To love, and be loved
First Posted: 3/30/2015
Age eight, I recall the day my father, raising his brow and curling his lip craned his neck toward my ear as I sat atop his lap. As though a gentle wind was passing, he whispered the most resounding design of life: “The sole purpose of our mortality is to experience that which makes our heart aflutter, that which joins one hand to another — to love, and be loved.”
Such a romantical idea, yet, as my days would grow old, in due course I would learn the ways of love, and find that while the purpose remained true, the task was never one of simplicity, but a tight scratch, indeed.
Much like my own father, Currer Bell, a novelist of Thornton, has been touched by similar proclivities. Bell’s recently published “Jane Eyre: An Autobiography,” portrays a young feminine narrator, Miss Jane Eyre, who is described as “poor, obscure, plain and little.” Naturally, a reader cannot help but feel an instant and deep affinity for her character. Both affected as we are bewitched by her presence, the reader, who Bell often speaks to, follows her from the beginning of her journey until the harrowing end. Be it what it would, there is love even among the most destitute of situations.
Miss Eyre flees the world she knew and soon finds herself at arm’s length of the wealthy and mysterious, yet kind gentleman, Sir Edward Fairfax Rochester. Much the dream of many ladyfolk of our time, Sir Rochester’s pristine sense of self is not without utmost controversy. Alas, perfection comes at a price, and as Ms. Eyre’s story unravels, so, too, shall the secret life of Mr. Rochester harrow up for all the world to see.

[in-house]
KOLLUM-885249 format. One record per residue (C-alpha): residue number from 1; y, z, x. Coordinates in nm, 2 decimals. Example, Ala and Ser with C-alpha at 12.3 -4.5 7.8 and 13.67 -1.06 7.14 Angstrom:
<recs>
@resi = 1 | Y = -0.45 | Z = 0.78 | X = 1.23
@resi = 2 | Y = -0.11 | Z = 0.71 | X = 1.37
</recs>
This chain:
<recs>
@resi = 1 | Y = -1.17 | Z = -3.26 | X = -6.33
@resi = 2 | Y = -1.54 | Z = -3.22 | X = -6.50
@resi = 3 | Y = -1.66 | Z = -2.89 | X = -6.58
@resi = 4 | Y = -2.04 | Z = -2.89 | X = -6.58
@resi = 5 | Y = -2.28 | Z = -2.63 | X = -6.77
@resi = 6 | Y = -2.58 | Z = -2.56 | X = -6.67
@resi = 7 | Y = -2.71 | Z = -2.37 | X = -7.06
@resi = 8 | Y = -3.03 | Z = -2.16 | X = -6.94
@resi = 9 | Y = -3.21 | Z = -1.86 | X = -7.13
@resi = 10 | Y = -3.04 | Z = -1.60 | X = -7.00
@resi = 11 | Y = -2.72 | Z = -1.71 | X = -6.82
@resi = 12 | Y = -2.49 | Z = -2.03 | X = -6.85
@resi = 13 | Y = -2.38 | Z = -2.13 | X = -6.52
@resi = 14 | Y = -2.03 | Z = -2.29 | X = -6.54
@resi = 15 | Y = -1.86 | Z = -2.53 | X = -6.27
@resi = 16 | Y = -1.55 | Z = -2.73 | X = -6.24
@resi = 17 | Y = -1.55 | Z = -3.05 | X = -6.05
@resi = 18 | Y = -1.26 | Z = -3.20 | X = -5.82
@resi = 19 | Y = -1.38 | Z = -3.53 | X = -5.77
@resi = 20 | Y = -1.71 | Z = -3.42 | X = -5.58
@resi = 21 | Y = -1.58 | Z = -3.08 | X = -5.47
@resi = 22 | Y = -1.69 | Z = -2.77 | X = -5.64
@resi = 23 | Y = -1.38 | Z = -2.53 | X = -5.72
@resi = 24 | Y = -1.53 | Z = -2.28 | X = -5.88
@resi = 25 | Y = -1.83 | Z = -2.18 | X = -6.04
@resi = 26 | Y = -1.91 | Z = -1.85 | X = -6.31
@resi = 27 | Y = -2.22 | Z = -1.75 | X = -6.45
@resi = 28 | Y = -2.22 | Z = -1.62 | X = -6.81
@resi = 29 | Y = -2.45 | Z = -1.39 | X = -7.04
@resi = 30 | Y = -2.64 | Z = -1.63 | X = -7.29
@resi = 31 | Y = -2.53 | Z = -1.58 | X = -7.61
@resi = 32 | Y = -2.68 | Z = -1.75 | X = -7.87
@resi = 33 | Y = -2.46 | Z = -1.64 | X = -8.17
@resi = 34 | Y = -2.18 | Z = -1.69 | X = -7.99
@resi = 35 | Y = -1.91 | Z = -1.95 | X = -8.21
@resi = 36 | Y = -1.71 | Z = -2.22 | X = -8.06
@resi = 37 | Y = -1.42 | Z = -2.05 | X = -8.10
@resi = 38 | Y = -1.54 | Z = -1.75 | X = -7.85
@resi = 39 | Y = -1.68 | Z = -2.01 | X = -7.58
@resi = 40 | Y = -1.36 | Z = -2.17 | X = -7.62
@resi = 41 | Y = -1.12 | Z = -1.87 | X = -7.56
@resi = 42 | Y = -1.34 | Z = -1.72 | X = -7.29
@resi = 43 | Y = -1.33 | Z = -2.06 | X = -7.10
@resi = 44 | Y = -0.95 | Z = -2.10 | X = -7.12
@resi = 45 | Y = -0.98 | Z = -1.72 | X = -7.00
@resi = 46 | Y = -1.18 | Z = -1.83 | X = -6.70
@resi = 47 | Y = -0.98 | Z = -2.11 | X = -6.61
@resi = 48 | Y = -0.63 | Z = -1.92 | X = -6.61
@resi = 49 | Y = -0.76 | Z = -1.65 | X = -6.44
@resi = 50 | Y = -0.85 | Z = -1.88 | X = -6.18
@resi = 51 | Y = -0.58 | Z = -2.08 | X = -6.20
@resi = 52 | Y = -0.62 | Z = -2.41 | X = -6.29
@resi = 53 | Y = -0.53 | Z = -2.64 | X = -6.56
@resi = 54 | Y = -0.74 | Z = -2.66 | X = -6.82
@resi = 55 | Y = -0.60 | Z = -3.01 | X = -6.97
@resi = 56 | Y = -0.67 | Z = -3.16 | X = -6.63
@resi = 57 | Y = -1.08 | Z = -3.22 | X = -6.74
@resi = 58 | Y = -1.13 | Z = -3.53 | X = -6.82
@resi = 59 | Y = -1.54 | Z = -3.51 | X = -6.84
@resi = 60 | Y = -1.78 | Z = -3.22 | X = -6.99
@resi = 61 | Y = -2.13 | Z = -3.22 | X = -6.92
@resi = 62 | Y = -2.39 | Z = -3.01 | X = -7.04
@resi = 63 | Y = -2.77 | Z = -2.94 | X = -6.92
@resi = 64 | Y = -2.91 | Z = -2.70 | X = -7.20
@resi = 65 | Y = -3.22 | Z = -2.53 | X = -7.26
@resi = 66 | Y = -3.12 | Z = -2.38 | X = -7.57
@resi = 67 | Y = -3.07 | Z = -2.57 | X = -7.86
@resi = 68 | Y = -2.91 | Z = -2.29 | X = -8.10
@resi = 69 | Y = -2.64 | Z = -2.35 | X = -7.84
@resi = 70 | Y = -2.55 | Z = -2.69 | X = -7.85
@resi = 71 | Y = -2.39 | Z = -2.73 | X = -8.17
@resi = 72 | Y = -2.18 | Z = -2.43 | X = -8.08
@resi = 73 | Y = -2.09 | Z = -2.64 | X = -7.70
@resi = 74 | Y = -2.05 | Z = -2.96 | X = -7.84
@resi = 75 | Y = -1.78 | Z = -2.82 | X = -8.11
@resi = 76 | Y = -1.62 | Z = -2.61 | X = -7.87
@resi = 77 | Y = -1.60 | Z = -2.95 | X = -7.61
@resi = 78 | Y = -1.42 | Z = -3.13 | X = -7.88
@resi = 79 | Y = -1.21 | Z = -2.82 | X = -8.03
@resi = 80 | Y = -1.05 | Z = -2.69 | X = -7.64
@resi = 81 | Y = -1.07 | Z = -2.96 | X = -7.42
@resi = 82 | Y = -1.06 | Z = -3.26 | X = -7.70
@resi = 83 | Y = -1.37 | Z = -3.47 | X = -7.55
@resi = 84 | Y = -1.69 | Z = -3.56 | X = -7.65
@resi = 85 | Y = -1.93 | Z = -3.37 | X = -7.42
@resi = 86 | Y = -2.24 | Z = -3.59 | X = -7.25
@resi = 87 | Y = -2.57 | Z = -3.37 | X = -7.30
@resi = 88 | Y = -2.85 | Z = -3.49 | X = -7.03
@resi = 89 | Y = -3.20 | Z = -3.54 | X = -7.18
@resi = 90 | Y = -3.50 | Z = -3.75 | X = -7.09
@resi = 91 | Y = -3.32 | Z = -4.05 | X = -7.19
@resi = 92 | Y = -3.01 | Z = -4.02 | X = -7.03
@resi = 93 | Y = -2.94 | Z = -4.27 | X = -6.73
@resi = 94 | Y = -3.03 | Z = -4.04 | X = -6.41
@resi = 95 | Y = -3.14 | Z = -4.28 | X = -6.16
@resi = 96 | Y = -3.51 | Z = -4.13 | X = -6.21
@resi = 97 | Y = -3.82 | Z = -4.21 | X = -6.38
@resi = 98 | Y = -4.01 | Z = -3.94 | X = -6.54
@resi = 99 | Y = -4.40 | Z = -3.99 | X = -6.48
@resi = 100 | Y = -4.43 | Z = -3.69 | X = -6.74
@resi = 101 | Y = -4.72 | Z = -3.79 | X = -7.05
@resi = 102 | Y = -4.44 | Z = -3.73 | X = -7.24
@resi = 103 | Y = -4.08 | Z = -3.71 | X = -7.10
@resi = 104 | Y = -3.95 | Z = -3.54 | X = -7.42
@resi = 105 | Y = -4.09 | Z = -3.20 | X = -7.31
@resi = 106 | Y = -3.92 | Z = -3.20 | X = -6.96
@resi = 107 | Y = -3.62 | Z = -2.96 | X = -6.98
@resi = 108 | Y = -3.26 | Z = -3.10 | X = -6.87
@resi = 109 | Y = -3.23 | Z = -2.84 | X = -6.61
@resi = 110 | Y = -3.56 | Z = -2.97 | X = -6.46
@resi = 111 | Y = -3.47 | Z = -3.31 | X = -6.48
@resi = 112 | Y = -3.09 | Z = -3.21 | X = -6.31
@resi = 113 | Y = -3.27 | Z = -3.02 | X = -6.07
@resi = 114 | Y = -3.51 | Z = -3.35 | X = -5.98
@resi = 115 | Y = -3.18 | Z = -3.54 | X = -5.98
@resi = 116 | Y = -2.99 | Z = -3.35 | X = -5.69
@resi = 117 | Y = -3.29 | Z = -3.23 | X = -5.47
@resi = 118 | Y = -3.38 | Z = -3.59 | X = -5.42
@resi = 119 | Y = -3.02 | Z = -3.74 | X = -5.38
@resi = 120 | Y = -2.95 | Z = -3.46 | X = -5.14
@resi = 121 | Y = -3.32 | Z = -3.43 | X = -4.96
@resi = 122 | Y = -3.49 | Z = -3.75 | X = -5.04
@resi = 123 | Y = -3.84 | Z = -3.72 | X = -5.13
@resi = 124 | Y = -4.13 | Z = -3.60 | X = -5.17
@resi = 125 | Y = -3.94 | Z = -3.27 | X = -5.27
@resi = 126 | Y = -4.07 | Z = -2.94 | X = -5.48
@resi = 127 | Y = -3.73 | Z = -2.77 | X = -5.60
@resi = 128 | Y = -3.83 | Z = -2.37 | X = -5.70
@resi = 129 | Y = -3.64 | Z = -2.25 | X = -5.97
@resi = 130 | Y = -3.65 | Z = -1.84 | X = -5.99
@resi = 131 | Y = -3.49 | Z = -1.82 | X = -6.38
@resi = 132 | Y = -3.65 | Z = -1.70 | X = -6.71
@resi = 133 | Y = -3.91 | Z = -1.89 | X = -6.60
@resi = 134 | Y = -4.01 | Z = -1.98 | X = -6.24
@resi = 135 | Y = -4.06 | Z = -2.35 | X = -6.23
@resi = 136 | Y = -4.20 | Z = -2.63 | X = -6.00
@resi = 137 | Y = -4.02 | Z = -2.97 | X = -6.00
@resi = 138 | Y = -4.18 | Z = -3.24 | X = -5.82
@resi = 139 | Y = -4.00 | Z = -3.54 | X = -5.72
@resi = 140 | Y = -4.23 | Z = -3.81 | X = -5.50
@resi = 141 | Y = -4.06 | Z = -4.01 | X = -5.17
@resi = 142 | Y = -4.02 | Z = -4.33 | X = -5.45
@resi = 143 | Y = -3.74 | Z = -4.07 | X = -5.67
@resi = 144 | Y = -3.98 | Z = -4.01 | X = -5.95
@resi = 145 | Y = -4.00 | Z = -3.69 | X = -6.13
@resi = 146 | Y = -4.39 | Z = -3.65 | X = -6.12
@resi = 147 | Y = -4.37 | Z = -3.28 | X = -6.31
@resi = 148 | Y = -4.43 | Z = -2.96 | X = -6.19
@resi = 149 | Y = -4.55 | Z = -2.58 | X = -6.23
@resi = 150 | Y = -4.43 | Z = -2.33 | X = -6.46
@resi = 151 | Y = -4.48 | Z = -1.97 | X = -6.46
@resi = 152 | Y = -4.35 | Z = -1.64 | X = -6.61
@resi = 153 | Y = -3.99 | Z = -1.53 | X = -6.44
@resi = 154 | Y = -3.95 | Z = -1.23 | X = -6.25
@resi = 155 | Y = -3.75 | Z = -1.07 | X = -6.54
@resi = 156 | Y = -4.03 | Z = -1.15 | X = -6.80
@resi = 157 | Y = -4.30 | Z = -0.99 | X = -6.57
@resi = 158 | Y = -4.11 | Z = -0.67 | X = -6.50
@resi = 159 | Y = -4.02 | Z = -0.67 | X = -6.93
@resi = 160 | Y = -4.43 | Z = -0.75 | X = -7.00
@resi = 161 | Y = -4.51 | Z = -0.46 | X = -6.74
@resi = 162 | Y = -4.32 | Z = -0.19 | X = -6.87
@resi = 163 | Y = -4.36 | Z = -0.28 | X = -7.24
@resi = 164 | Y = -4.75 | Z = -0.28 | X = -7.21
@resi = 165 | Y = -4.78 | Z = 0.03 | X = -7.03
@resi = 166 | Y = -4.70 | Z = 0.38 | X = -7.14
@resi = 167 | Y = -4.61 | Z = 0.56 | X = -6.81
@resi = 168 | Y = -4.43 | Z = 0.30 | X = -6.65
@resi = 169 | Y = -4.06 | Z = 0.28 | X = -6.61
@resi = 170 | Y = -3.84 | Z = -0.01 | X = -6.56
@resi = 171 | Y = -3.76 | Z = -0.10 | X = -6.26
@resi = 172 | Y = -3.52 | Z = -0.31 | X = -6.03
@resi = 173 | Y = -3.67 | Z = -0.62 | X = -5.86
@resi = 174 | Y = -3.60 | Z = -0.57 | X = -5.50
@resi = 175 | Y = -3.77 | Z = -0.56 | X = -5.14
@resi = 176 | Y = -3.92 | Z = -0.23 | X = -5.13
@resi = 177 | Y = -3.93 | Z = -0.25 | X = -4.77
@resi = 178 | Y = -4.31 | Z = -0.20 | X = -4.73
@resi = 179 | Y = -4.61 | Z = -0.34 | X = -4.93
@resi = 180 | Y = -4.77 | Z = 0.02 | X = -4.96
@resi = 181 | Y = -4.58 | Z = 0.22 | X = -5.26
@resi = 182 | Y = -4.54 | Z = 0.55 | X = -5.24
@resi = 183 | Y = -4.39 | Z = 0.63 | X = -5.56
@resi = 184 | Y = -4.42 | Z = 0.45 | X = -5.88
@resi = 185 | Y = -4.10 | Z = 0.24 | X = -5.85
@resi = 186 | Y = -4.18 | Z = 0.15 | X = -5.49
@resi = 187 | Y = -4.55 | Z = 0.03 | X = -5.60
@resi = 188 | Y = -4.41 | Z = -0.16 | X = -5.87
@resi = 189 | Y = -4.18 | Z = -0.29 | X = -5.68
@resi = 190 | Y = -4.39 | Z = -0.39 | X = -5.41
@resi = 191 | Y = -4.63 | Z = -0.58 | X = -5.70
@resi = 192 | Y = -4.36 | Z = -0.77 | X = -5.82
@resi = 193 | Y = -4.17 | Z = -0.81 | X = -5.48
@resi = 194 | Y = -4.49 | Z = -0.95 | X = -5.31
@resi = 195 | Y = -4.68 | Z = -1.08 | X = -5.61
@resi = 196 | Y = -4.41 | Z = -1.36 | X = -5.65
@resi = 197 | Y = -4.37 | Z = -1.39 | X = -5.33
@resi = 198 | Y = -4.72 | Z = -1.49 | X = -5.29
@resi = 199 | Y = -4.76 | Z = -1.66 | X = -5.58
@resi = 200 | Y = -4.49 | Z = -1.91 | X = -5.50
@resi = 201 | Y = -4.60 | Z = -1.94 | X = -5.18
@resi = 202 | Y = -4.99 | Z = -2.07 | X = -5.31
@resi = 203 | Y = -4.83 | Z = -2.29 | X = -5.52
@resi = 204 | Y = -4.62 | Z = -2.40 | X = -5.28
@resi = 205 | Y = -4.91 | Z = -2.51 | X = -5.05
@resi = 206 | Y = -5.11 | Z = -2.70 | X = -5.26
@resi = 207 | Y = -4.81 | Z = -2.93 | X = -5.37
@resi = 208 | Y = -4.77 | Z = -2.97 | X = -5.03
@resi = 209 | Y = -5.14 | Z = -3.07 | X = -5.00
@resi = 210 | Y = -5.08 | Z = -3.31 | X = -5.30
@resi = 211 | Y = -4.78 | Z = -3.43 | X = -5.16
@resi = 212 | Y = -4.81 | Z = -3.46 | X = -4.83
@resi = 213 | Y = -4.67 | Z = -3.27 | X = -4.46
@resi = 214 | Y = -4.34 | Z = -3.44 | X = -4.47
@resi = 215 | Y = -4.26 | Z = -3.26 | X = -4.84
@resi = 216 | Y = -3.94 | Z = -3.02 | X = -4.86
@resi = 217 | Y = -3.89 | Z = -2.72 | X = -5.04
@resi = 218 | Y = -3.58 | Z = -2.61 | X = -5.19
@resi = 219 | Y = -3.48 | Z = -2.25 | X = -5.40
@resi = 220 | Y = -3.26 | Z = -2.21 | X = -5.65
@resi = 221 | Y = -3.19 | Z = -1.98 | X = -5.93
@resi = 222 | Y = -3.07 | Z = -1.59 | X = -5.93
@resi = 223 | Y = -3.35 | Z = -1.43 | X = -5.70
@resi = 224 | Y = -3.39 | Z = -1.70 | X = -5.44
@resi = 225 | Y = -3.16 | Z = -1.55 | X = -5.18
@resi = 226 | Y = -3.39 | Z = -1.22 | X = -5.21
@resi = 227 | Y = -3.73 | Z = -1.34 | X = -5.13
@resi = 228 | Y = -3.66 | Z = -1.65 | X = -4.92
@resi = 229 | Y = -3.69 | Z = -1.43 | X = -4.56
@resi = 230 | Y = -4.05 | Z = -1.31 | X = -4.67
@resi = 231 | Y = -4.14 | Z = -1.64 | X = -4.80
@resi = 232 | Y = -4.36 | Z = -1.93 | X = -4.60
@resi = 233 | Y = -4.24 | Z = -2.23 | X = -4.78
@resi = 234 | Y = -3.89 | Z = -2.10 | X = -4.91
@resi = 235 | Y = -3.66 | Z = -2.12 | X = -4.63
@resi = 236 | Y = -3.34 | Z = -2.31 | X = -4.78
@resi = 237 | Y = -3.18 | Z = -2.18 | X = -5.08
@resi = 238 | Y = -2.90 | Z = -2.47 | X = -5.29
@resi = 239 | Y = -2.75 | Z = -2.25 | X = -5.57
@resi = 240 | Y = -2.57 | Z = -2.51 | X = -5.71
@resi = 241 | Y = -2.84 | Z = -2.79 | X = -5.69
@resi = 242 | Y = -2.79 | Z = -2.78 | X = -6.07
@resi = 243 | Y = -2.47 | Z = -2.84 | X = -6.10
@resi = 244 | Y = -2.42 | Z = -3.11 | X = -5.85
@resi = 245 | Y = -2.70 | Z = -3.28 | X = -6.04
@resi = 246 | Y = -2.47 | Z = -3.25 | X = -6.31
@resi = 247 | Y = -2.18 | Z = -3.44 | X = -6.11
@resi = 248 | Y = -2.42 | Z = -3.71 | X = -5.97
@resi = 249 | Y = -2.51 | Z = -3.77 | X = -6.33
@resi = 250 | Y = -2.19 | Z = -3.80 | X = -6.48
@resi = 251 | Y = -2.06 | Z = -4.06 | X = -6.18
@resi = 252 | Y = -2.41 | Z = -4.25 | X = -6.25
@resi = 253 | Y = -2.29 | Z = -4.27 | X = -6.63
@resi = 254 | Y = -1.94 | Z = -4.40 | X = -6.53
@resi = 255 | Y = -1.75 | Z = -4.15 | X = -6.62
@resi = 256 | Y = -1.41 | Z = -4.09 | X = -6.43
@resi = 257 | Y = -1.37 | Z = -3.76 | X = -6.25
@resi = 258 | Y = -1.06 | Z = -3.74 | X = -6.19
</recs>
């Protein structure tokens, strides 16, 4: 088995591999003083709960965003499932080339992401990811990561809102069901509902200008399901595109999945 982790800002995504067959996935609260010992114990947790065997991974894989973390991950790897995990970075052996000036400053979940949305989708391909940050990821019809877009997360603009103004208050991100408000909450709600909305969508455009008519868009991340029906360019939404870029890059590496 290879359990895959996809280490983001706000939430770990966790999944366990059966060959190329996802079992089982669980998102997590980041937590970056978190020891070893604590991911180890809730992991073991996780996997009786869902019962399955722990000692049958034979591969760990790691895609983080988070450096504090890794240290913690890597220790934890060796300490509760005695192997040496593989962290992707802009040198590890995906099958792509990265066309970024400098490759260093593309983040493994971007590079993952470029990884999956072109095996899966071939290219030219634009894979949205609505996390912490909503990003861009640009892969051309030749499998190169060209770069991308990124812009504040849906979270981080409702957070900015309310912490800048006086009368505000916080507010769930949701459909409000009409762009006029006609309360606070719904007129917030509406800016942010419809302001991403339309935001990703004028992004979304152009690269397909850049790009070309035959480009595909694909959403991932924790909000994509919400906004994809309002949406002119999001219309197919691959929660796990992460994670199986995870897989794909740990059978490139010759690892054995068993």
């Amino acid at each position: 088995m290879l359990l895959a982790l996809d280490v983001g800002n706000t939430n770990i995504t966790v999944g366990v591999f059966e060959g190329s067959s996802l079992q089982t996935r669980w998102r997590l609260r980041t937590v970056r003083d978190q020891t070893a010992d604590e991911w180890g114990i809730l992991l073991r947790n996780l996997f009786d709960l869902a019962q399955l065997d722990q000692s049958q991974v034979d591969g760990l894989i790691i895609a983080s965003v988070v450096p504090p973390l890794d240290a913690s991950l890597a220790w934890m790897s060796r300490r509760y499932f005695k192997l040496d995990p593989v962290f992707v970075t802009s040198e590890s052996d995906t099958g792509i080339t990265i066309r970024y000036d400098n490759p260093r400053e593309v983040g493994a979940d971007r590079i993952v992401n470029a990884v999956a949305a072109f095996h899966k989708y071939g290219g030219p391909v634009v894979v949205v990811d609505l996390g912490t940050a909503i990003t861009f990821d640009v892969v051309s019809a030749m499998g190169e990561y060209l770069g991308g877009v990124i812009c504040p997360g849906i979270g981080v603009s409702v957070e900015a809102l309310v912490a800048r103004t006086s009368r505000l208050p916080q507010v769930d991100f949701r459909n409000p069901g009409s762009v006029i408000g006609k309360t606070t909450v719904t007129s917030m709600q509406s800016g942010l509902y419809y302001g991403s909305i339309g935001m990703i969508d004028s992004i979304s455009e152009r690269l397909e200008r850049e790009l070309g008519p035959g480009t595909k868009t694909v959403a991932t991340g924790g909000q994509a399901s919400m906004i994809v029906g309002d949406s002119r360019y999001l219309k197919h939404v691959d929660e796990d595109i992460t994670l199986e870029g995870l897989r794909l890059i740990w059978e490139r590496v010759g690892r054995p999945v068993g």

One must admit for a young fellow, Bell, writes with tender sensitivity exhibited by our much fairer sex. The finality of the work is evidence of such, and most favorable indeed. A few lines now recited from my lips, echoing off into marble corridors: “I had not intended to love him; the reader knows I had wrought hard to extirpate from my soul the germs of love there detected; and now, at the first renewed view of him, they spontaneously revived, great and strong! He made me love him without looking at me.”
We, the reader, learn just as Miss Eyre, that the worst throes cannot singe nor separate love for long — but only delay the greatest of love that ever was, that ever could be. Admittedly, I warn my fellow countrymen, be weary of your counterparts, as they, too, will find themselves captivated by the beguiling nature of the characters. However, imagination, if not attended, may prove unhinged and you may then come to know of your darkest secret — your very own Bertha.